Spring brings sunny weather and green pastures, but you know what else it brings? Mosquitoes and biting flies, of course! These pesky little insects are more than just an annoyance. They can transmit plenty of nasty diseases to your horse. To protect your horse, you’ll want to make sure it’s up to date on its vaccinations. I know, no one ever enjoys a visit to the doctor’s or veterinarian’s office. I’ve been convinced, however, a few sticks with a needle to get my vaccinations is much better than being sick.
You’ll want to work with your horse’s veterinarian to develop and implement the best vaccination schedule for your horse, but there are some general guidelines you should keep in mind. Vaccinations fall into two broad categories the core vaccinations and the risk-based vaccinations. All horses should receive the core vaccinations while risk-based vaccinations are administered to horses with a high risk of contracting the disease.
The core vaccinations include Eastern and Western equine encephalomyelitis (EEE/WEE), rabies, tetanus, and West Nile virus (WNV). The majority of horses have a high probability of being exposed to these diseases and the diseases are often fatal. Horses living in the southern US should receive EEE/WEE and WNV vaccinations every 4-6 months whereas those living in other areas should receive the vaccinations at least once a year in the spring. Spring vaccination is recommended because the highest rates of infection are seen in the summer when mosquito and biting fly populations are high. Rabies and tetanus are given on an annual basis.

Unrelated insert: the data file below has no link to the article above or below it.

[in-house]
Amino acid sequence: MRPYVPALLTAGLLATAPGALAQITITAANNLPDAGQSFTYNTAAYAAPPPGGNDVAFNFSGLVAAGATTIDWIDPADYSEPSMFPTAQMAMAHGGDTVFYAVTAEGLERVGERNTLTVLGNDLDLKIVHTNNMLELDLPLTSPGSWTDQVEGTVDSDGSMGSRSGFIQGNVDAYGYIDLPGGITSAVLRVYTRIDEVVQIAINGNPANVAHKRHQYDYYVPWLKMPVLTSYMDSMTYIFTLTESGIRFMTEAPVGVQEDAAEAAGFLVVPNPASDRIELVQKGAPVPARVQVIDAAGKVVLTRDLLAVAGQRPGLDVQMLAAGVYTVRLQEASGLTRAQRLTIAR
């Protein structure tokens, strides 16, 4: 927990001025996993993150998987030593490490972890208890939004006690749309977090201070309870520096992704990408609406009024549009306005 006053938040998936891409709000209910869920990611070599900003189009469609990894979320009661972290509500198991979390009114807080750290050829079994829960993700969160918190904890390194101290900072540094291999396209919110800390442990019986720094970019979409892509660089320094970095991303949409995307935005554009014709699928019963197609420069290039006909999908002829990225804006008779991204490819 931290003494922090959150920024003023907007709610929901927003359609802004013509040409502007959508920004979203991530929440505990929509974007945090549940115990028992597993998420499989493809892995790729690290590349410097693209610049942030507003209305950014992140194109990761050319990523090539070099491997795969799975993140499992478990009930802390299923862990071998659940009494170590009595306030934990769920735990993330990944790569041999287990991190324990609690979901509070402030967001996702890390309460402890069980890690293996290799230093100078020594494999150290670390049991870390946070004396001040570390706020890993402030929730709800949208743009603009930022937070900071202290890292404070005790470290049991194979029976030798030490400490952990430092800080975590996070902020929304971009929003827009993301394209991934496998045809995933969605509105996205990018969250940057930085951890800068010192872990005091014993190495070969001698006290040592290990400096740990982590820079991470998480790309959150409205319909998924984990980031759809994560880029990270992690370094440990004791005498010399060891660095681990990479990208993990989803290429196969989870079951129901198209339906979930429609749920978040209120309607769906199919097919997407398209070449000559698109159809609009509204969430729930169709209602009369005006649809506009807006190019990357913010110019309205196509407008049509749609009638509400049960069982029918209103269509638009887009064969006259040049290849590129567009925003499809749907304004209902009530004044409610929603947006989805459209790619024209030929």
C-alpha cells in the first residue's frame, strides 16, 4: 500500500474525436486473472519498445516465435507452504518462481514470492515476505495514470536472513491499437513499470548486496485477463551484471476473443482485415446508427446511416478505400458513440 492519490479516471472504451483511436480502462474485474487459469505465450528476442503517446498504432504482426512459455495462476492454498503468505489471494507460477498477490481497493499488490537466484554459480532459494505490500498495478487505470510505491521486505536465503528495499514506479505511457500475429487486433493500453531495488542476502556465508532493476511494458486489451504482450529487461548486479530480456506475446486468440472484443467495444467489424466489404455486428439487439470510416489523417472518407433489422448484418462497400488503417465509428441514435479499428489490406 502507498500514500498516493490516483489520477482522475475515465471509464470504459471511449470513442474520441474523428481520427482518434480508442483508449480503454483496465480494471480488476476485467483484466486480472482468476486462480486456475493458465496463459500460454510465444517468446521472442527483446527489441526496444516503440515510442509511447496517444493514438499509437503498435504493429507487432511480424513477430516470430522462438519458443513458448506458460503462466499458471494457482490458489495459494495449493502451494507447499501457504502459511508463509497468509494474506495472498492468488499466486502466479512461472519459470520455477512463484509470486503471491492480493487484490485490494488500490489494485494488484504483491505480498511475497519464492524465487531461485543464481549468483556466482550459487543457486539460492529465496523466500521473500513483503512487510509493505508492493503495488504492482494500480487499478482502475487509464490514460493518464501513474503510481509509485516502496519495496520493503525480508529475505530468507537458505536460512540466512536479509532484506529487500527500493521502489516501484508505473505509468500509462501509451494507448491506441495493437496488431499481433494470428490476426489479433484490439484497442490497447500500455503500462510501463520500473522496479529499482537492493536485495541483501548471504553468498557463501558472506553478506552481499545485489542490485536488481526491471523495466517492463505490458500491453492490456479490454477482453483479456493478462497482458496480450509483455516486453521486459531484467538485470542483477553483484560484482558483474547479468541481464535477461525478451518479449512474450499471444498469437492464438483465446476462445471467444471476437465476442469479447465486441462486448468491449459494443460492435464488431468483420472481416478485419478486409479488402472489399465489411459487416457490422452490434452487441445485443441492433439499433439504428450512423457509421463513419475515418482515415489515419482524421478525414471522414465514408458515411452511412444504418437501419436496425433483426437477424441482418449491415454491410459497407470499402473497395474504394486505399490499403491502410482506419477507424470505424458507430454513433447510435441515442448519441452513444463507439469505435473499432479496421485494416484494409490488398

Risk-based vaccinations include anthrax, botulism, equine herpesvirus (EHV), equine viral arteritis (EVA), influenza, Potomac Horse Fever (PHF), and strangles. The decision of whether or not to administer these vaccinations is based on your horse’s lifestyle and geographical location. For an example, horses on the east coast, especially in the vicinity of the Potomac River, are more likely to be exposed to PHF and thus, should be vaccinated against it. Exposure to influenza or strangles is most likely to occur when your horse is in contact with other horses at horse shows and similar events and thus, horses that travel often or are around horses that travel should be vaccinated against these diseases.
These guidelines can help you and your veterinarian design an appropriate vaccination schedule for your horse. All of the guidelines presented here are for mature horses who have been previously vaccinated. Broodmares, foals, and horses with unknown vaccination histories will require different vaccination schedules.
I think I’d better go talk to the folks here at the Equine Science Center about scheduling my spring check-up and vaccinations!
Until Next Time!